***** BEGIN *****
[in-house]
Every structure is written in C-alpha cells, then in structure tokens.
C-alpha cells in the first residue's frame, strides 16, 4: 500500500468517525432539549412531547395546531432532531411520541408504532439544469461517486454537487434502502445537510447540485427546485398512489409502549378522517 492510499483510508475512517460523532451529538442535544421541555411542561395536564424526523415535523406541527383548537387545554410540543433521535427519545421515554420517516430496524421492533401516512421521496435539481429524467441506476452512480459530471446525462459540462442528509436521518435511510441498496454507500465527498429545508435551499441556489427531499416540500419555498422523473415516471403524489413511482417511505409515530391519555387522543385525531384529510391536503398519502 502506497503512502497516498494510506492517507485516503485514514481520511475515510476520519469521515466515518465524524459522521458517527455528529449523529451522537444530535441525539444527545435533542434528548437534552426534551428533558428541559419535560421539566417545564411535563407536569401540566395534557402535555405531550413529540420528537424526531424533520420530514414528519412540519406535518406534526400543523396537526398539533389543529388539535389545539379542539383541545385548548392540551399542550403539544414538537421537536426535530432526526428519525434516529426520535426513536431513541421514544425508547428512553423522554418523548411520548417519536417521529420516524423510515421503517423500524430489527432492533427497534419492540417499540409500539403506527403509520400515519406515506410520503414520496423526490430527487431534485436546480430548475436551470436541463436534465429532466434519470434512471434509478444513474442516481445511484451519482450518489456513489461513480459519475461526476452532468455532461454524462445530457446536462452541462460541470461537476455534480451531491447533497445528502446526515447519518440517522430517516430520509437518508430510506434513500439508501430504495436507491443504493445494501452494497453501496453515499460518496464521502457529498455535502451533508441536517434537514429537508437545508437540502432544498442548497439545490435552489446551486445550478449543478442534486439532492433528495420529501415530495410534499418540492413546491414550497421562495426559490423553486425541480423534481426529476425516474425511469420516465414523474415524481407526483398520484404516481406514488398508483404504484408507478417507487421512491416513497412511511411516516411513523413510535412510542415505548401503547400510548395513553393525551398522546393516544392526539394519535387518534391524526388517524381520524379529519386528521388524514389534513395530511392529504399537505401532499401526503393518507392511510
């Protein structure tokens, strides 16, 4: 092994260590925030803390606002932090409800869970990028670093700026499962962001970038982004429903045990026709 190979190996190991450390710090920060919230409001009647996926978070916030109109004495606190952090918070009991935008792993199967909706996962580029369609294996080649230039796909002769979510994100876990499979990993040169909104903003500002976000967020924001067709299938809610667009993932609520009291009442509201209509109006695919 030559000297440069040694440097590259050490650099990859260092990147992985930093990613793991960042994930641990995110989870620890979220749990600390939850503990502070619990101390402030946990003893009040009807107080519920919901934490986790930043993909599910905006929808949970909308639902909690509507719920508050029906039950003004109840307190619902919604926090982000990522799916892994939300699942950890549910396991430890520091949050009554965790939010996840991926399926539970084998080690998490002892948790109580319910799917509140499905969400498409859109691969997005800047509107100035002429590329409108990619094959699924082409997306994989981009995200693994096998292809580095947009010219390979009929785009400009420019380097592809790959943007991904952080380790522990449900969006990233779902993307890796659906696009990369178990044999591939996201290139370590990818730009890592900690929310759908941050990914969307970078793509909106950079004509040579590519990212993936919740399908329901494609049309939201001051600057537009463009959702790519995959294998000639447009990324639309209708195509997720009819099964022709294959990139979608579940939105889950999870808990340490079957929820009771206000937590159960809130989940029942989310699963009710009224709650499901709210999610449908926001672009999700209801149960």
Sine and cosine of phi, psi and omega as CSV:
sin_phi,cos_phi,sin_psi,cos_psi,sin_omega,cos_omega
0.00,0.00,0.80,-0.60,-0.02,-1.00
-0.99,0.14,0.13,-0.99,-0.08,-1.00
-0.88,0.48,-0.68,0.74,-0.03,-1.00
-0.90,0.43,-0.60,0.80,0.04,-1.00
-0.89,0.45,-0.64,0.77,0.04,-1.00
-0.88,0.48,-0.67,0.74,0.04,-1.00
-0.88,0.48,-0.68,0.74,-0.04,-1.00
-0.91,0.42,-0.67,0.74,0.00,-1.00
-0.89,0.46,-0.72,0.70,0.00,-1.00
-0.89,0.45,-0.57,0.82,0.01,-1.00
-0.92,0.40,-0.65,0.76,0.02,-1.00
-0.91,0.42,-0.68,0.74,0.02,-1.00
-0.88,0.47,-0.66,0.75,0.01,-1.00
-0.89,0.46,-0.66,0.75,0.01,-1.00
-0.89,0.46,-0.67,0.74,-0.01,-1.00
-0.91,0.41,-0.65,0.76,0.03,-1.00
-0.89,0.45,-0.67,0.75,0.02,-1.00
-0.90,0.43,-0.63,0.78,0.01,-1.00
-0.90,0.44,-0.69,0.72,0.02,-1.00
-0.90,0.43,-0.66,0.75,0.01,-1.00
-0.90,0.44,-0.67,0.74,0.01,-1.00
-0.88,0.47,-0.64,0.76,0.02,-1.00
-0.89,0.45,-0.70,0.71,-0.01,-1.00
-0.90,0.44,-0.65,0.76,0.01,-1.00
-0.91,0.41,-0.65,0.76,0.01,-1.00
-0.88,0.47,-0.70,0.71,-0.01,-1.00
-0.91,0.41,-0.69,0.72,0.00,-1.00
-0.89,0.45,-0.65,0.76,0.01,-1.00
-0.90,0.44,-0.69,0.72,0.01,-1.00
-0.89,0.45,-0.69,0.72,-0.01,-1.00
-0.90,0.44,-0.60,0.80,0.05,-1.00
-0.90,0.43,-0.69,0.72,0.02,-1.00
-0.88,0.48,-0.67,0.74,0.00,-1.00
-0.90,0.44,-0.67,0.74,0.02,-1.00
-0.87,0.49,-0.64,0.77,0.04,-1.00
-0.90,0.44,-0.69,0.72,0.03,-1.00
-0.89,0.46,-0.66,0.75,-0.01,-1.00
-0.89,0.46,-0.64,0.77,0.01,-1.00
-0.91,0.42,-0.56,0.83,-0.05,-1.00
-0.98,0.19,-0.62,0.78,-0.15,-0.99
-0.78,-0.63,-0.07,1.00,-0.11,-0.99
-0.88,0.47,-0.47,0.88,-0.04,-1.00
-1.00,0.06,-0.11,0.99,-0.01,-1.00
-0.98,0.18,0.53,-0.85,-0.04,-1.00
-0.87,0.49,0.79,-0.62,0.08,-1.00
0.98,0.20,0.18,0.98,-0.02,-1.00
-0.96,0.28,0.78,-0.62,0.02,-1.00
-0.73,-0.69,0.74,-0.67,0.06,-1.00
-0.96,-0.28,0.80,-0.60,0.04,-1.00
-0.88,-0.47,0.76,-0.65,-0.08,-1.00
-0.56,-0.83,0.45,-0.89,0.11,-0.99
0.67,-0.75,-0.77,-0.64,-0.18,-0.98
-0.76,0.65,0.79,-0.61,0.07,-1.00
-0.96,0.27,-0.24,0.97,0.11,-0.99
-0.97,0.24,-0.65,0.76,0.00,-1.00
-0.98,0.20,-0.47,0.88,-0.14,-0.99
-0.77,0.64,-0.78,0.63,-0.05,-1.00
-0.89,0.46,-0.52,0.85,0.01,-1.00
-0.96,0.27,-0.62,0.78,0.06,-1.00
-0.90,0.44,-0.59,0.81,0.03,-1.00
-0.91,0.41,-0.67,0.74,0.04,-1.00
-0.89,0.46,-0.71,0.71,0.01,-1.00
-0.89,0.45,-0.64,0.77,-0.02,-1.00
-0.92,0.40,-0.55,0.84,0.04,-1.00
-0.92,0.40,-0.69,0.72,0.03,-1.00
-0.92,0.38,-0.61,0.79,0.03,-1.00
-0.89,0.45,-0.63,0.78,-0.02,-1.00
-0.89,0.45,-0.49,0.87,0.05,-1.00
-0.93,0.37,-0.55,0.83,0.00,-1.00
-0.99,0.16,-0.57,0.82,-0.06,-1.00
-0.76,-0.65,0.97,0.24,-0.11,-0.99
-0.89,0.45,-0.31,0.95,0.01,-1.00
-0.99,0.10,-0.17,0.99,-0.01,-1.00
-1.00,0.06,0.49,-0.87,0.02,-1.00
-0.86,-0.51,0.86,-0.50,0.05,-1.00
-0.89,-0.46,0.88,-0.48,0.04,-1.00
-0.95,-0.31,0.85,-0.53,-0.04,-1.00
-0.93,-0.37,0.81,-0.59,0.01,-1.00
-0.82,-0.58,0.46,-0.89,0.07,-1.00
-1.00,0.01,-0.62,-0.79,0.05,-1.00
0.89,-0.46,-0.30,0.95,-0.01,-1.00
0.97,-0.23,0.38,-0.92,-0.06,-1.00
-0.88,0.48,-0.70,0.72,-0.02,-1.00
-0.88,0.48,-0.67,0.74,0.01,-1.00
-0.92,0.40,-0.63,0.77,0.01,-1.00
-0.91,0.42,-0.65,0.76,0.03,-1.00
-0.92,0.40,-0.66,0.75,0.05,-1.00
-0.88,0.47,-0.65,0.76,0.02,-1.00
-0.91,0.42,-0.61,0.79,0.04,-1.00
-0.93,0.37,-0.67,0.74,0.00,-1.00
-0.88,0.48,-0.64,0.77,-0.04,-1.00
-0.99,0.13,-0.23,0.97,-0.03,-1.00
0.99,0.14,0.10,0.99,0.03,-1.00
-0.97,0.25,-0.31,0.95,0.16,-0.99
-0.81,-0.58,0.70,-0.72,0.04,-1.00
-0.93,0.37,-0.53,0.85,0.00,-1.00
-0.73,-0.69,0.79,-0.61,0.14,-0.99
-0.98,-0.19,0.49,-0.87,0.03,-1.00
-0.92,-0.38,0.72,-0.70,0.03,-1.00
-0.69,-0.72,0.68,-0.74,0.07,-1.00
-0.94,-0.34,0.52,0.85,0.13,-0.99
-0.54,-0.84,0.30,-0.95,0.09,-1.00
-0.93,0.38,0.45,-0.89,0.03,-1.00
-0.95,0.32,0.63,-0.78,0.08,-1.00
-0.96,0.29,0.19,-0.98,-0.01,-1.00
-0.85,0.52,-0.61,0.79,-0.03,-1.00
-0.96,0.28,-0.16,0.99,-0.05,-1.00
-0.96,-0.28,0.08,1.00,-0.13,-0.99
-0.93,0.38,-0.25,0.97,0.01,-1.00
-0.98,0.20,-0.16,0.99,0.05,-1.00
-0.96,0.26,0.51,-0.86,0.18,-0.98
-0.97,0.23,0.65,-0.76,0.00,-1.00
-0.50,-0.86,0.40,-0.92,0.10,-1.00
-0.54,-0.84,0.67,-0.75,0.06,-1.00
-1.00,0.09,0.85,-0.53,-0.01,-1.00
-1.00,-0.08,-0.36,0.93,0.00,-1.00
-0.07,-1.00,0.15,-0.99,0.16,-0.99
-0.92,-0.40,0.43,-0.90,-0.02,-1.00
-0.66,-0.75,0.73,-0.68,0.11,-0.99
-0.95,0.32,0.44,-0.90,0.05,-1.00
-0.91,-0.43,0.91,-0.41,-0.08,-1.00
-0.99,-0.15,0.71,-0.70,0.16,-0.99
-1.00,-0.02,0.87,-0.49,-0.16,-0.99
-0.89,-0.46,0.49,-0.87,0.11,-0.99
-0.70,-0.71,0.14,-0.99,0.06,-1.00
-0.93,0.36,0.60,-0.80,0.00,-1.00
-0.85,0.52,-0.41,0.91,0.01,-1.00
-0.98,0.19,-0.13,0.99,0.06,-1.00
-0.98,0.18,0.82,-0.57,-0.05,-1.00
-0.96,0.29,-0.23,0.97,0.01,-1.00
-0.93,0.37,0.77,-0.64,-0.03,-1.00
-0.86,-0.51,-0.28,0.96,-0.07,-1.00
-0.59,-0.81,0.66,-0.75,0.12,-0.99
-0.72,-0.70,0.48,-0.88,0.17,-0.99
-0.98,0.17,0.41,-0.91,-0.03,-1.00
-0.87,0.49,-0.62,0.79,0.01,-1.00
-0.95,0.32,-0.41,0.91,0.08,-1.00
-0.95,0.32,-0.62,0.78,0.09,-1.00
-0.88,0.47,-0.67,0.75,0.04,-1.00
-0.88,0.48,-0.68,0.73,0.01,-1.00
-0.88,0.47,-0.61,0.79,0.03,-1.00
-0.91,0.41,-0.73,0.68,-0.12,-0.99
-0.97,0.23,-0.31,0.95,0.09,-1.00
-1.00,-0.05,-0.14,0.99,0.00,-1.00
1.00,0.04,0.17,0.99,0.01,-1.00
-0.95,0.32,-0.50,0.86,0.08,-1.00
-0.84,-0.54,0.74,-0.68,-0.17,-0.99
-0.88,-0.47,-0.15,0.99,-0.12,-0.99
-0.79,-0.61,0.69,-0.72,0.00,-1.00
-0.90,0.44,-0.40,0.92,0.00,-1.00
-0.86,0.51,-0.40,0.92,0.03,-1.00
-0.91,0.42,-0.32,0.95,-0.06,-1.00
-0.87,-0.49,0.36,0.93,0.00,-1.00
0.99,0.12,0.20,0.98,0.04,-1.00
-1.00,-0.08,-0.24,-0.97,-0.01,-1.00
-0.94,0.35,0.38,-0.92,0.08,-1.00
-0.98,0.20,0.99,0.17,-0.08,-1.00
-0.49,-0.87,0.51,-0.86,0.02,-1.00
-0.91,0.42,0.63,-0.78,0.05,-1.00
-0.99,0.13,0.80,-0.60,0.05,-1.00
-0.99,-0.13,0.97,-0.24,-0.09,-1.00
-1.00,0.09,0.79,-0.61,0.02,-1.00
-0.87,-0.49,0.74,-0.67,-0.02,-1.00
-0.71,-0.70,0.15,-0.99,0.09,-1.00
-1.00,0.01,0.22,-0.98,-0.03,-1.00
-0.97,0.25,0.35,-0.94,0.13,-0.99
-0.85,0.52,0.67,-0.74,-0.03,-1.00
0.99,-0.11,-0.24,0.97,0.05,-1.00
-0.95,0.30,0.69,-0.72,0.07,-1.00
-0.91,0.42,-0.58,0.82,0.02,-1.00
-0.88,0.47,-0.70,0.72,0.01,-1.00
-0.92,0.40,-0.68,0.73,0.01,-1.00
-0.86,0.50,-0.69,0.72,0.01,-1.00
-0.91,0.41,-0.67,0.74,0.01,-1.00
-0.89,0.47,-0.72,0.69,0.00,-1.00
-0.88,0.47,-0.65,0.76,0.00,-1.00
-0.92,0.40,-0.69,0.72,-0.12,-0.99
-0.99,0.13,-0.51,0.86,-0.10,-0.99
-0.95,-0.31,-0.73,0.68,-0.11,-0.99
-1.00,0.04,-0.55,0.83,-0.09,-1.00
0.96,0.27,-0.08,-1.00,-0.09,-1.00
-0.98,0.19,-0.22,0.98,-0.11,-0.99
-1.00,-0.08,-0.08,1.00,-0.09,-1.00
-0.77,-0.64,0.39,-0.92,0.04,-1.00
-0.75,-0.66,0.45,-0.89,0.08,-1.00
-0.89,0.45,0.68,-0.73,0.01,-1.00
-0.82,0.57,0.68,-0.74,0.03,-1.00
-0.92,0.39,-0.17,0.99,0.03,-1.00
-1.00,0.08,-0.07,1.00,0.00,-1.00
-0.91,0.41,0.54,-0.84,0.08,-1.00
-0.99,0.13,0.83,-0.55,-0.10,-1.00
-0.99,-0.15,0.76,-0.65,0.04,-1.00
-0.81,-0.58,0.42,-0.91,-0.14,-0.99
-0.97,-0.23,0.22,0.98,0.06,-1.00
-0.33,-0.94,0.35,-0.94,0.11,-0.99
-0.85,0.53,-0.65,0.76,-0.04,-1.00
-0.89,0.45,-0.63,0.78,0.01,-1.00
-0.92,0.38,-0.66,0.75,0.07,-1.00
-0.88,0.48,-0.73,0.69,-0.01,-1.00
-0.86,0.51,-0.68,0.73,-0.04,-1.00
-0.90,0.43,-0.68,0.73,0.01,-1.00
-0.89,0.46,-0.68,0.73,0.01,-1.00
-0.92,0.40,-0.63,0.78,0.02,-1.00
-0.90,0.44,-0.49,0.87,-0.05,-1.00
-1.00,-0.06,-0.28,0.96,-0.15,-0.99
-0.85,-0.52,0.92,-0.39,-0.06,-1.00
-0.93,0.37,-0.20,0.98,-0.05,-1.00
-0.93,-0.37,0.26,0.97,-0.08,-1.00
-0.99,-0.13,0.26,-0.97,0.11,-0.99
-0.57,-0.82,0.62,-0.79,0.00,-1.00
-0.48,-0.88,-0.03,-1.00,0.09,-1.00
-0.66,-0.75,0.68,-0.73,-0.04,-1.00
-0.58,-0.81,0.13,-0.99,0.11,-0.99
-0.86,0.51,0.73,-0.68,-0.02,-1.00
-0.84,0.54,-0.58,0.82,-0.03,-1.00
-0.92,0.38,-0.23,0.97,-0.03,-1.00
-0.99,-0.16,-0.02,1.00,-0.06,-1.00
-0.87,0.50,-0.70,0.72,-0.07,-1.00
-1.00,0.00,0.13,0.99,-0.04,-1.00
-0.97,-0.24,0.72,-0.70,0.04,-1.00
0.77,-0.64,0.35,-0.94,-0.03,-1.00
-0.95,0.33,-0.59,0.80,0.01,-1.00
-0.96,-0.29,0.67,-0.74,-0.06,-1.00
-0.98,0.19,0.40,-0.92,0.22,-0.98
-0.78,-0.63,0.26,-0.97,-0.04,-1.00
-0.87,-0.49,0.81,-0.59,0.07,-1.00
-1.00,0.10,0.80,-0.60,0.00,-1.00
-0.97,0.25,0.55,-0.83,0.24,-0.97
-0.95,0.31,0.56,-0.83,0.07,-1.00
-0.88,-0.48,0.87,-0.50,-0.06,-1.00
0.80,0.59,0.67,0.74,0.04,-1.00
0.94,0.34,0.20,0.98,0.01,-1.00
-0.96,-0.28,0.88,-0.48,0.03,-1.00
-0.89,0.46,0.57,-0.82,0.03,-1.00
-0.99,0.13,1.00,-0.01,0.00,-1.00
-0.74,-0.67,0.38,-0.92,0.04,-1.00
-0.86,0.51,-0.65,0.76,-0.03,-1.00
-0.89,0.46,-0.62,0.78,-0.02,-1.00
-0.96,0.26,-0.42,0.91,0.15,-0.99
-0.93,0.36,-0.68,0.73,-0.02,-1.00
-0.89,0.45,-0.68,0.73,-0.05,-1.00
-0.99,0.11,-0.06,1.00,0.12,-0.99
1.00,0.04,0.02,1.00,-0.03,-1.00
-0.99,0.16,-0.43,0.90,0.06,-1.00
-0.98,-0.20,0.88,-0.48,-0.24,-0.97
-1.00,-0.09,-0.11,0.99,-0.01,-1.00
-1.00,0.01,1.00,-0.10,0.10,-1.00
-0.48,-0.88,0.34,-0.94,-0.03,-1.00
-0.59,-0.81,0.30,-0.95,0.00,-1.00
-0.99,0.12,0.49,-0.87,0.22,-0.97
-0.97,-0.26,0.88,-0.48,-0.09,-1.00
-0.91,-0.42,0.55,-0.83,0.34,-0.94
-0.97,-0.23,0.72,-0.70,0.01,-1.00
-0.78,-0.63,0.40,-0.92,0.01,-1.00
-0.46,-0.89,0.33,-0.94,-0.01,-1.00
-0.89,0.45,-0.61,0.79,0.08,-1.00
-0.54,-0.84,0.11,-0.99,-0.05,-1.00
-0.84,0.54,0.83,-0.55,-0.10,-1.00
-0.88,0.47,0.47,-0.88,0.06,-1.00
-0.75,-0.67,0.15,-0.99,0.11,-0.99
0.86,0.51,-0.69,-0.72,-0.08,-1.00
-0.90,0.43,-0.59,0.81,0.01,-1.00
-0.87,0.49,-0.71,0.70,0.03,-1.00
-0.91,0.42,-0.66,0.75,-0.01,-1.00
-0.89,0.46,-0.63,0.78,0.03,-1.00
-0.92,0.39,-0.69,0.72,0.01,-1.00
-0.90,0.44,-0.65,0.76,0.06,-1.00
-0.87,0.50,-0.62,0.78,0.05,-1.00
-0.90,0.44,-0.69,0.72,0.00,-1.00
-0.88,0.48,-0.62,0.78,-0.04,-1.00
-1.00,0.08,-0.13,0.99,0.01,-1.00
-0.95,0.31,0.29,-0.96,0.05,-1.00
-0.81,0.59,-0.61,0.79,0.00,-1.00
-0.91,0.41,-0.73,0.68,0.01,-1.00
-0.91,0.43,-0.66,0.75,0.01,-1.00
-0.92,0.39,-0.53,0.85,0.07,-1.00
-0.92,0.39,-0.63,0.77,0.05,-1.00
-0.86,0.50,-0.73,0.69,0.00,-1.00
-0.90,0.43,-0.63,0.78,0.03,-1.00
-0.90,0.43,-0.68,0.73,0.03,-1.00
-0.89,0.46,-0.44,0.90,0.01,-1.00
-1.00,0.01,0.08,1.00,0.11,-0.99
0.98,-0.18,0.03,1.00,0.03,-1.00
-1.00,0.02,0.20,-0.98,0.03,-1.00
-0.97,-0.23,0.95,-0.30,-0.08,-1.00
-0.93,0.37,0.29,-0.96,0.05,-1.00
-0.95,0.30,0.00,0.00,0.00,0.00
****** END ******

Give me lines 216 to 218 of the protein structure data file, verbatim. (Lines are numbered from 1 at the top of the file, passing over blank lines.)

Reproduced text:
-0.57,-0.82,0.62,-0.79,0.00,-1.00
-0.48,-0.88,-0.03,-1.00,0.09,-1.00
-0.66,-0.75,0.68,-0.73,-0.04,-1.00